Saturday, 23 October 2010
Design Less Ordinary - An Interview with Michael Antrobus by Calum Ross
Product and furniture designer Michael Antrobus' curatorial debut 'Design Less Ordinary' featured 30 new works from 11 London based product and furniture designers, including the internationally renowned designer Ryan Frank. Following his success at the Brick Lane Gallery, Michael chats to jotta about stationery, exhibiting and reconsidering the familiar.
Design Less Ordinary was your first curatorial effort, how do you feel it went ?
It all went surprisingly smoothly considering it was our first show. But we owe this to a huge effort on the part of everyone who exhibited. My main advice, as obvious as it may sound is to have everything possible in place well in advance. We were very well prepared and setting up in the gallery only took us half a day. Also, sort out sponsorship first. We underestimated how long this would take and left it too late for this show, but we will be ready for next time.
Would you like to curate more exhibitions?
Design Less Ordinary was the beginning of a run of shows, as those who exhibited intend to re-group annually. However I would jump at the opportunity to put a new show together. I'd also like to show outside of London, in cities Like Milan and New York.
The exhibition showcased designers' personal responses and reconsideration of the familiar, what was your reaction to this brief?
'Hello Stranger' is a collection of public objects that clamp to existing infrastructures; fences, benches, lamp posts and railings. But unlike typical municipal furniture these objects are flexible, tactile and playful. The objects are also open to a degree of interpretation. But wether they are used to 'frame' an impromptu photo opportunity or to create and highlight points of focus in the landscape, the ultimate aim was to get people talking.
How did you go about selecting the other exhibiting designers?
We wanted to display a variety of approaches to design and everyone featured in the show had created work that was subtly subversive. A glass and decanter are used in Remembrance of Things Past by Owen Wells to present a 'future in which scent memory is used as an emotional stimulant'.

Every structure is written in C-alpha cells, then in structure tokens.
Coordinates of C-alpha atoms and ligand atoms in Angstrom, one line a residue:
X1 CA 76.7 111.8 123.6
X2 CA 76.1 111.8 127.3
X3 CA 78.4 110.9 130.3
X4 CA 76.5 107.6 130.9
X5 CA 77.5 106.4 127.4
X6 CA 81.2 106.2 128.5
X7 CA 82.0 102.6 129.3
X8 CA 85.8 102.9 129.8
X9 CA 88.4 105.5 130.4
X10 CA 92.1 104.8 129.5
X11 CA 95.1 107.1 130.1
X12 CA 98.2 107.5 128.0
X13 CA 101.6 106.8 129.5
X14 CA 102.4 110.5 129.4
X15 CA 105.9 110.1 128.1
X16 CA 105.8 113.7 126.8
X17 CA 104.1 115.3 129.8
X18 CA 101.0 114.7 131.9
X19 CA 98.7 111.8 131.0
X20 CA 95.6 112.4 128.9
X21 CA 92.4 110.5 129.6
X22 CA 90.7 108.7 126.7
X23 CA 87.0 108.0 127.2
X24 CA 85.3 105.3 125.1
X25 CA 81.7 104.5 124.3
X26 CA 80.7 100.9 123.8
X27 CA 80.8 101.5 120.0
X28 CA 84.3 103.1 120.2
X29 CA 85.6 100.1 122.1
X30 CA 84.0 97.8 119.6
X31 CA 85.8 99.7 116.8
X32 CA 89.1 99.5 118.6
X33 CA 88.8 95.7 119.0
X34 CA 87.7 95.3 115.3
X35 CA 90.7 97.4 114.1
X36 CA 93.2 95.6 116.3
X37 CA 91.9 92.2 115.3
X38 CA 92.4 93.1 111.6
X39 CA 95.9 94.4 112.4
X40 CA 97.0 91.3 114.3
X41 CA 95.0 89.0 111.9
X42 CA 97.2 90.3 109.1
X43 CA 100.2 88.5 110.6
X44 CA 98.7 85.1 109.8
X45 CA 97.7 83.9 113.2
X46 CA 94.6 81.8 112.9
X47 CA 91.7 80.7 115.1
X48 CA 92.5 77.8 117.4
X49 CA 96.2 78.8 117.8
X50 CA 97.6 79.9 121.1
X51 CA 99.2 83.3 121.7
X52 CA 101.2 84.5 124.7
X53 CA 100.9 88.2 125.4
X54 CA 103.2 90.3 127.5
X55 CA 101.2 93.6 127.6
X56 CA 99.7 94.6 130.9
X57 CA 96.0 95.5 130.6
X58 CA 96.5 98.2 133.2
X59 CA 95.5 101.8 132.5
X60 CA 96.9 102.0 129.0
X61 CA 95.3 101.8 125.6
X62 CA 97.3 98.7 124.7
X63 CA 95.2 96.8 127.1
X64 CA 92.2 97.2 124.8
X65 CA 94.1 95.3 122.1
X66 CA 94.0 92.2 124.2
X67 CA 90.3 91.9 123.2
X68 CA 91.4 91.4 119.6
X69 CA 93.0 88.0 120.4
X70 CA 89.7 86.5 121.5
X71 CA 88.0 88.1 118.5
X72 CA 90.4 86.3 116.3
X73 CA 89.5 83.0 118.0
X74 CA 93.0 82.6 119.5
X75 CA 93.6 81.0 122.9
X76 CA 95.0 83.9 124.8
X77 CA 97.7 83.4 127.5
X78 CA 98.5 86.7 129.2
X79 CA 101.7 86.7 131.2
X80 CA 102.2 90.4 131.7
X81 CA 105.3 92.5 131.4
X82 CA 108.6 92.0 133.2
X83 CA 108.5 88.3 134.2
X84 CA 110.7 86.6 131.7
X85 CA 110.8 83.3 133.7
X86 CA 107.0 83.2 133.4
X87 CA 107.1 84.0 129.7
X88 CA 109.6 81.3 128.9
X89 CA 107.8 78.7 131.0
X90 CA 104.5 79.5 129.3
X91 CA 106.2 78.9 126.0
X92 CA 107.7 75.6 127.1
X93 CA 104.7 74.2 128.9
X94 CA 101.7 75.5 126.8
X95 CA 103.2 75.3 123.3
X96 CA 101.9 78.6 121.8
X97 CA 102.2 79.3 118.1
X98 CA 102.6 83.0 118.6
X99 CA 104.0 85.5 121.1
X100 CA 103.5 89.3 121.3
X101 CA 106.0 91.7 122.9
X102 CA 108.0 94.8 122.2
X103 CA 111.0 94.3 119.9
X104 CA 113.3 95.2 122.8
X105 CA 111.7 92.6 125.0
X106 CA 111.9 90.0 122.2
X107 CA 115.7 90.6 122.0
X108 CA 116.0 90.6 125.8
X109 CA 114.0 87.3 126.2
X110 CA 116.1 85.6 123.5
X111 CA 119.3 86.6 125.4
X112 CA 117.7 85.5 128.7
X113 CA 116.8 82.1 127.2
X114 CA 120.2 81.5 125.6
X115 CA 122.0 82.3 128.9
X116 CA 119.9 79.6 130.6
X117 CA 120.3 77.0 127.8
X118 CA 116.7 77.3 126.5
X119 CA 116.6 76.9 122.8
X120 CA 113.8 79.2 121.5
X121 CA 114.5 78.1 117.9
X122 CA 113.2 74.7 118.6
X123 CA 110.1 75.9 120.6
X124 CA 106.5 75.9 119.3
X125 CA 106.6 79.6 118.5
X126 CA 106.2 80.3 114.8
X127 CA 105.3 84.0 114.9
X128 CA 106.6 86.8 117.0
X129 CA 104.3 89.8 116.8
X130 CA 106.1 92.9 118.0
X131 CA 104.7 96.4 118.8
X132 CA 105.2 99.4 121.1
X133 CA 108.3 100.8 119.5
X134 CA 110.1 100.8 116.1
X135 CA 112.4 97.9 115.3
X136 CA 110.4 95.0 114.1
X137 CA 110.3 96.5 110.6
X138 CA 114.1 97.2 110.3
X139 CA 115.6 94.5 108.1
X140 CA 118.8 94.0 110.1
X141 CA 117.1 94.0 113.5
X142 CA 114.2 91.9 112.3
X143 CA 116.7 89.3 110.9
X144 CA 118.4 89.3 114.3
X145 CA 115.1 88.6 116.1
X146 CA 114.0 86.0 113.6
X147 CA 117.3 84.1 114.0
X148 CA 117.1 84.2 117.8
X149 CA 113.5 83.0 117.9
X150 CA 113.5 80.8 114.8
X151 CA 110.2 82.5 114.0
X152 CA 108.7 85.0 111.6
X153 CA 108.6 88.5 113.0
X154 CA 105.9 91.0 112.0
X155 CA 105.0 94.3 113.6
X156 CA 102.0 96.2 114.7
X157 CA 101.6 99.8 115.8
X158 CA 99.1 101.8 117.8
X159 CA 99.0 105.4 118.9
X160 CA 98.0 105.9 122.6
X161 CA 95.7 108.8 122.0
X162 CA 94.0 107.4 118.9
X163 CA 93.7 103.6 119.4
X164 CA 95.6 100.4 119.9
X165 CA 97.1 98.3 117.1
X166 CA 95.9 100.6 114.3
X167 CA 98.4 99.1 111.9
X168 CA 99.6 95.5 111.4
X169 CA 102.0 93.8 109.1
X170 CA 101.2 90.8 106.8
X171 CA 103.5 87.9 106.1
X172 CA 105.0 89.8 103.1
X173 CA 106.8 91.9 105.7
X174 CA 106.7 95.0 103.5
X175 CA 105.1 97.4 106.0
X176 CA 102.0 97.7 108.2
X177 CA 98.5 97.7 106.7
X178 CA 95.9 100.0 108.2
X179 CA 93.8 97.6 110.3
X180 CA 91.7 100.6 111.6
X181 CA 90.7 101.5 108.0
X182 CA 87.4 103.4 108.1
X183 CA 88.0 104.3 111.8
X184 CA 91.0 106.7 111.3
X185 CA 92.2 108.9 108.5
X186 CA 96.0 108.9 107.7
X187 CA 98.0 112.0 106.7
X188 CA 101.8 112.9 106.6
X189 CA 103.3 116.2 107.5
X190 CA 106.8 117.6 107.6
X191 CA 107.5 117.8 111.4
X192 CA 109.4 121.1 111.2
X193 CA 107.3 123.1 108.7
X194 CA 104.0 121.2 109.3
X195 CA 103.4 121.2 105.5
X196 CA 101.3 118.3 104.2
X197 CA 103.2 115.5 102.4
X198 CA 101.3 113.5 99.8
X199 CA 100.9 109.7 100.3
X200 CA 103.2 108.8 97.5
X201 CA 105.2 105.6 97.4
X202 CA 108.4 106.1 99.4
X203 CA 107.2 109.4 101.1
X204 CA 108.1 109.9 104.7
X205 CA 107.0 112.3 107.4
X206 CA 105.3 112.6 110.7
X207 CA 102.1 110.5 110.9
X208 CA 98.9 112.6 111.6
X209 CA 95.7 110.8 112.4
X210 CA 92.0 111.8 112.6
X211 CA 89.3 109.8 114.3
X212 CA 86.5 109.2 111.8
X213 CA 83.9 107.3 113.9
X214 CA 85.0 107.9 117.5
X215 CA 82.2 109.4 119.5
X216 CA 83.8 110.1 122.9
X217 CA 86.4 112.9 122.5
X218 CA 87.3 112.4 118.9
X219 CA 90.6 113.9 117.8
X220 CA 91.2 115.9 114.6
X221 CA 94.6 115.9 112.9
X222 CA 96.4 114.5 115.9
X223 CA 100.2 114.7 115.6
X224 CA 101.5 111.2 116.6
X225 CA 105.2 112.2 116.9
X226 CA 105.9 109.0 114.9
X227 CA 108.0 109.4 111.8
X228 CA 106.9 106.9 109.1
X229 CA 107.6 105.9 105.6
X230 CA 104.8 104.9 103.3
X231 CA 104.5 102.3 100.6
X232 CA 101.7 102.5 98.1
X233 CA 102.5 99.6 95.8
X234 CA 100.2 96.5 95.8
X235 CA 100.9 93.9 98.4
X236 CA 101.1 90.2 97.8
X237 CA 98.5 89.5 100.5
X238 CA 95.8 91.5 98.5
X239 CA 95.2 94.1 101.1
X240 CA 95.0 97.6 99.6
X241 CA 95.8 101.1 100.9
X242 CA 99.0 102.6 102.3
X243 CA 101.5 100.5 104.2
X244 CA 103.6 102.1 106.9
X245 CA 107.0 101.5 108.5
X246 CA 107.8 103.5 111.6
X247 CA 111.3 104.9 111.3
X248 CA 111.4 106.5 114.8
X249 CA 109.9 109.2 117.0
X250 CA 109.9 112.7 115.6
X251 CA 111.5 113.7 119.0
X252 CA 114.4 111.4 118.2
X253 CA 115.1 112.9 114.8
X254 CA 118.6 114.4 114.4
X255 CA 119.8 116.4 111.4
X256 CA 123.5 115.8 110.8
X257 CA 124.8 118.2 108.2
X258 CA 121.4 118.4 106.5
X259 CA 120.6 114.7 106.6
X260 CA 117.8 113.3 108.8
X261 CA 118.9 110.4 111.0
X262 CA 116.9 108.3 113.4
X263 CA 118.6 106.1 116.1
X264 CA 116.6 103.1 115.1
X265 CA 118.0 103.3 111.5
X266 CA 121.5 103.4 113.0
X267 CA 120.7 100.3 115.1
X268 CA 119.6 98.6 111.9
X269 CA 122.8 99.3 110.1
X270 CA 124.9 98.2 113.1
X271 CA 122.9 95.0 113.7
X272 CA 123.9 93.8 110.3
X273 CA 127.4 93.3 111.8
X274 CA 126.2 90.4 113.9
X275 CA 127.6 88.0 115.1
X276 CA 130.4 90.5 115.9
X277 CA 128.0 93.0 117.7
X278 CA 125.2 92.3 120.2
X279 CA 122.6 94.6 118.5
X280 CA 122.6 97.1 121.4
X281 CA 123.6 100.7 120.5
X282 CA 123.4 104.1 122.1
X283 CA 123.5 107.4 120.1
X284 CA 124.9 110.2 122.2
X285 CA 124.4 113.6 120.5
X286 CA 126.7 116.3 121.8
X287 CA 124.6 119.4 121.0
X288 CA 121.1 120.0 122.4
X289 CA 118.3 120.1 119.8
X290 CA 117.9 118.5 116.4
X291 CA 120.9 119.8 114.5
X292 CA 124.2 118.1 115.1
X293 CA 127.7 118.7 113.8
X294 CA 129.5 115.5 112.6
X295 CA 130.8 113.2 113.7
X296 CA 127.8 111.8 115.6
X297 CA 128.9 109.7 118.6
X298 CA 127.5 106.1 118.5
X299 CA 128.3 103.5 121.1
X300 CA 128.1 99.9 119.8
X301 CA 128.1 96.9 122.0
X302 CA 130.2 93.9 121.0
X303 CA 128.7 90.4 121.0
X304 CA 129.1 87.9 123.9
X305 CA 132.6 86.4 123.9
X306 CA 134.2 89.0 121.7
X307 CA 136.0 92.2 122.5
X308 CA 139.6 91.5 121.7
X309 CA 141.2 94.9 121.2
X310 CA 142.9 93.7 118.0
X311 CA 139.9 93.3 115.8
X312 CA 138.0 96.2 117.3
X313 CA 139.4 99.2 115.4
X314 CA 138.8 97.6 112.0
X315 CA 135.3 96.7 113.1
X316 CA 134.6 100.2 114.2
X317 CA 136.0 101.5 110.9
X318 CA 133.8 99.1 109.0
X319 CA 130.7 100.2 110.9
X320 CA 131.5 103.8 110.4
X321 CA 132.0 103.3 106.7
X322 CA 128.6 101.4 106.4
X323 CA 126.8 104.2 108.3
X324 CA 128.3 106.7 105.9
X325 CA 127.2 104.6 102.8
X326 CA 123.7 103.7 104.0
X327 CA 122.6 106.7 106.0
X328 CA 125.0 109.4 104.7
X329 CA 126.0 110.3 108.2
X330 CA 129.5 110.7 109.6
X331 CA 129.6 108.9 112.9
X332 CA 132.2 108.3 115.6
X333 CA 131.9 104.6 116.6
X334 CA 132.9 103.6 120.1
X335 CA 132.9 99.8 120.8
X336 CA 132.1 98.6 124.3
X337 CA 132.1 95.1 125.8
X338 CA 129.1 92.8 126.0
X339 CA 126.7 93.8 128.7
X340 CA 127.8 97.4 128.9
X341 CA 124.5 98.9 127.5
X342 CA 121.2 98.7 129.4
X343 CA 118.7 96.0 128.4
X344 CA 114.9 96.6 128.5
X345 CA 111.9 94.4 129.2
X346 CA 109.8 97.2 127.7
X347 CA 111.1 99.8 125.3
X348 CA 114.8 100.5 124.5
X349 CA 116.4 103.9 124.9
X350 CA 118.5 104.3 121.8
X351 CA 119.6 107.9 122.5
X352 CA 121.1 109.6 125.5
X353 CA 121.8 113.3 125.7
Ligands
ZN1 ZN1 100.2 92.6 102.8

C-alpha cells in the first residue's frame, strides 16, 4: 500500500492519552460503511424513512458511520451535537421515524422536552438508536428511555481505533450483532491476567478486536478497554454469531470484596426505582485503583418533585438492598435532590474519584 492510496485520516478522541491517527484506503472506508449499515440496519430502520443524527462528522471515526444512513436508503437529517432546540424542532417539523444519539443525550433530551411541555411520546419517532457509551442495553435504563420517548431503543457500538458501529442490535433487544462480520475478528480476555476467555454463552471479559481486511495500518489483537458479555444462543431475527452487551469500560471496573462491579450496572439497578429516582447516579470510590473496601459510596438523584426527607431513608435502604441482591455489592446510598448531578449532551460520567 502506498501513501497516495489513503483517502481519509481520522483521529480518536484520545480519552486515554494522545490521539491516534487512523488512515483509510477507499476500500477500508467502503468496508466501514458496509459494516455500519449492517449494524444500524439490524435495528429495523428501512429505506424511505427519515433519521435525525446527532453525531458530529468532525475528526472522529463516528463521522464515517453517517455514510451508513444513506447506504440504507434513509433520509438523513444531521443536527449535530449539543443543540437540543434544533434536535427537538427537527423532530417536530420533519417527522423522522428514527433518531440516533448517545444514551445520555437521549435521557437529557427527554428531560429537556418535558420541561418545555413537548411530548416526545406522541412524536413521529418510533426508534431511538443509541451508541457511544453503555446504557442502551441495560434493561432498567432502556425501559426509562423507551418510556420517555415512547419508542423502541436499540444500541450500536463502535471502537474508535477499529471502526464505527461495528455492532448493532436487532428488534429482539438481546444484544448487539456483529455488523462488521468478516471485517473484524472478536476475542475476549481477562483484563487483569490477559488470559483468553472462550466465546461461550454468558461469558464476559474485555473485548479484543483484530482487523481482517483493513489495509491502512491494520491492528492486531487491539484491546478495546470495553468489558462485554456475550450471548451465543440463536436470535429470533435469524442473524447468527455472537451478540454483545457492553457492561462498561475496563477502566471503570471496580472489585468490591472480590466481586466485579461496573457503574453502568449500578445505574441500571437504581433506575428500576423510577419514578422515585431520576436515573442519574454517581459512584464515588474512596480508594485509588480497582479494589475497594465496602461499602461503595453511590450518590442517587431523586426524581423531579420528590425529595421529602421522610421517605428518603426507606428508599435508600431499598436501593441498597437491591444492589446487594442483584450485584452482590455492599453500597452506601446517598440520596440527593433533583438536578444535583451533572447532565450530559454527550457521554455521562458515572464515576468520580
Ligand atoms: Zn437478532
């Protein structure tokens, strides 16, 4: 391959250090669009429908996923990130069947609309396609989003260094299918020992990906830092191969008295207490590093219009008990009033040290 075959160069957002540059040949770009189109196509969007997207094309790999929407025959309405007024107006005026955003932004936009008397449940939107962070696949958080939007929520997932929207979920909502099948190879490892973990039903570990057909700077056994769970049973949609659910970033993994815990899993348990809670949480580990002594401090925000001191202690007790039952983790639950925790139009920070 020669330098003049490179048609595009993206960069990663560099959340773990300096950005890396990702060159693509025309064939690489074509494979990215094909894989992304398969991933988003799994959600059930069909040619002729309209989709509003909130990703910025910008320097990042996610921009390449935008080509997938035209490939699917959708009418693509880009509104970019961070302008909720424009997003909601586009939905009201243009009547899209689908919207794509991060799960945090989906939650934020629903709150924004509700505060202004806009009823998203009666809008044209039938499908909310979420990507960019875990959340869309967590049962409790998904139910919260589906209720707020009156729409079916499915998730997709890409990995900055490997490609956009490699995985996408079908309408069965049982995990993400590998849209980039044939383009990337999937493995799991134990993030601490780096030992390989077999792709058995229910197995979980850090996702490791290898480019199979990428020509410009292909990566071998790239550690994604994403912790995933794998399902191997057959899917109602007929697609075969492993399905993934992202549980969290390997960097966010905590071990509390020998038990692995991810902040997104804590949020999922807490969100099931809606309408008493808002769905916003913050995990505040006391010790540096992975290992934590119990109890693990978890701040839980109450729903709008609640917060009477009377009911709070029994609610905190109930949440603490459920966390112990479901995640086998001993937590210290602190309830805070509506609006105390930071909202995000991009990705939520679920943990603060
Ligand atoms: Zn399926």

How did Ryan Frank become involved?
Myself and Geoff Marsh (co-curator) both completed internships at Mentmore Studios, and it was here that we got to know Ryan. When we were first considering putting a show together we'd initially asked him for his advice. Later, when we had a clear direction we asked Ryan if he'd like to be involved. He was keen on the format and his live collaboration with graffiti collective Secret Wars added an exciting dimension to the show.
Are his values on sustainability something you yourself try to incorporate into your designs?
The use and re-use of sustainable materials is at the heart of Ryan's approach to design and while this is an important and necessary consideration for me too, it is not the main focus of my work.
Can you tell us more about your stationery project?
'Ground' is a collection of raw industrial tools for the home. Weeks of working with flat steel bar, using self made jigs and press tools. Then continued experimentation with the position of twists, bends, pressing, heating and filing resulted in this first family of stationery objects. Each follows the same logic. The steel is first formed in a fly press, then twisted to create a handle. A blade is then sharpened onto one edge of the steel before being plated and riveted together.
What would be your ideal job or profession?
I have enjoyed the variety of projects that I've worked on both before and since graduating. So I guess my ideal job would be one that allows me to carry this variety forward. Ultimately I want to work in three dimensional design, but a studio which, allows me to switch between designing products, furniture, spaces and installations would be ideal.
What else are you currently working on?
I am currently working on a collection of Jewelry for a fashion designer at the Royal College and Download Print Fold - A family of downloadable objects, to be printed and folded out of scrap paper. I am also looking for a producer to license 'Ground.'
Finally, if you were a piece of design, what would you be?
I'd like to be Bruno Munari's Cubo Ashtray ash tray, or maybe a mechanical egg whisk.
Originally Published by Jotta.com, 5th November, 2009